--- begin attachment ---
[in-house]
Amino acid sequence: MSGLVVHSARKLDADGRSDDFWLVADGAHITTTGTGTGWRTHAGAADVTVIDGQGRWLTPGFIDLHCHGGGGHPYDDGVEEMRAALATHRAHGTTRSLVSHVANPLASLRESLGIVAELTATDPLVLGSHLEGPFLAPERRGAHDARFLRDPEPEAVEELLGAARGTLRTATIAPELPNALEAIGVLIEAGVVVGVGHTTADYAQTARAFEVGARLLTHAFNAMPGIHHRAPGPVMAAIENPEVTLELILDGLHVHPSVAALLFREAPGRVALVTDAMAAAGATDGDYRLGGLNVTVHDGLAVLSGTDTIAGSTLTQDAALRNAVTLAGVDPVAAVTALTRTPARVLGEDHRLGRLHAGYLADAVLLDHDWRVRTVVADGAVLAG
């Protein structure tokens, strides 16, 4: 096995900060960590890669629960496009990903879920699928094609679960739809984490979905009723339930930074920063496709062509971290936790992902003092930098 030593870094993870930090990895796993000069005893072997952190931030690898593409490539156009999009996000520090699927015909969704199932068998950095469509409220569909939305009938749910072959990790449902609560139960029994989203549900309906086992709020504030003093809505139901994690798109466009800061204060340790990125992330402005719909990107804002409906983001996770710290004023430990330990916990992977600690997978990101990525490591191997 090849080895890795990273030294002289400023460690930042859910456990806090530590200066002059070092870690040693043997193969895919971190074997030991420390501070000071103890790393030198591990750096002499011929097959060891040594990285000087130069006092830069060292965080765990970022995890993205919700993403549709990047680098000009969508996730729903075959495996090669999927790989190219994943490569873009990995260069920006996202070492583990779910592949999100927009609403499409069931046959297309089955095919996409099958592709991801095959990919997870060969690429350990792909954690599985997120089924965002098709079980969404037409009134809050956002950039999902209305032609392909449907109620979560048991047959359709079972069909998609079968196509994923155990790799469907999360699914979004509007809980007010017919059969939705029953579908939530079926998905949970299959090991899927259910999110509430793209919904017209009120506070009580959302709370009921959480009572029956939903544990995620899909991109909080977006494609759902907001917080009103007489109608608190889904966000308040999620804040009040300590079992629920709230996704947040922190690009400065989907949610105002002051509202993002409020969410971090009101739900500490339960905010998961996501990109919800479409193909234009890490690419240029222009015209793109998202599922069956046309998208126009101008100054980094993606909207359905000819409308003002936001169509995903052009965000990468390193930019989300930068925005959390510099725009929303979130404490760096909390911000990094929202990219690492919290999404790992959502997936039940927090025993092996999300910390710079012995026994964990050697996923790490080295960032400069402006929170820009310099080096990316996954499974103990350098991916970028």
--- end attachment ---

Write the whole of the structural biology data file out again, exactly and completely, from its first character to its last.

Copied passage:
[in-house]
Amino acid sequence: MSGLVVHSARKLDADGRSDDFWLVADGAHITTTGTGTGWRTHAGAADVTVIDGQGRWLTPGFIDLHCHGGGGHPYDDGVEEMRAALATHRAHGTTRSLVSHVANPLASLRESLGIVAELTATDPLVLGSHLEGPFLAPERRGAHDARFLRDPEPEAVEELLGAARGTLRTATIAPELPNALEAIGVLIEAGVVVGVGHTTADYAQTARAFEVGARLLTHAFNAMPGIHHRAPGPVMAAIENPEVTLELILDGLHVHPSVAALLFREAPGRVALVTDAMAAAGATDGDYRLGGLNVTVHDGLAVLSGTDTIAGSTLTQDAALRNAVTLAGVDPVAAVTALTRTPARVLGEDHRLGRLHAGYLADAVLLDHDWRVRTVVADGAVLAG
């Protein structure tokens, strides 16, 4: 096995900060960590890669629960496009990903879920699928094609679960739809984490979905009723339930930074920063496709062509971290936790992902003092930098 030593870094993870930090990895796993000069005893072997952190931030690898593409490539156009999009996000520090699927015909969704199932068998950095469509409220569909939305009938749910072959990790449902609560139960029994989203549900309906086992709020504030003093809505139901994690798109466009800061204060340790990125992330402005719909990107804002409906983001996770710290004023430990330990916990992977600690997978990101990525490591191997 090849080895890795990273030294002289400023460690930042859910456990806090530590200066002059070092870690040693043997193969895919971190074997030991420390501070000071103890790393030198591990750096002499011929097959060891040594990285000087130069006092830069060292965080765990970022995890993205919700993403549709990047680098000009969508996730729903075959495996090669999927790989190219994943490569873009990995260069920006996202070492583990779910592949999100927009609403499409069931046959297309089955095919996409099958592709991801095959990919997870060969690429350990792909954690599985997120089924965002098709079980969404037409009134809050956002950039999902209305032609392909449907109620979560048991047959359709079972069909998609079968196509994923155990790799469907999360699914979004509007809980007010017919059969939705029953579908939530079926998905949970299959090991899927259910999110509430793209919904017209009120506070009580959302709370009921959480009572029956939903544990995620899909991109909080977006494609759902907001917080009103007489109608608190889904966000308040999620804040009040300590079992629920709230996704947040922190690009400065989907949610105002002051509202993002409020969410971090009101739900500490339960905010998961996501990109919800479409193909234009890490690419240029222009015209793109998202599922069956046309998208126009101008100054980094993606909207359905000819409308003002936001169509995903052009965000990468390193930019989300930068925005959390510099725009929303979130404490760096909390911000990094929202990219690492919290999404790992959502997936039940927090025993092996999300910390710079012995026994964990050697996923790490080295960032400069402006929170820009310099080096990316996954499974103990350098991916970028």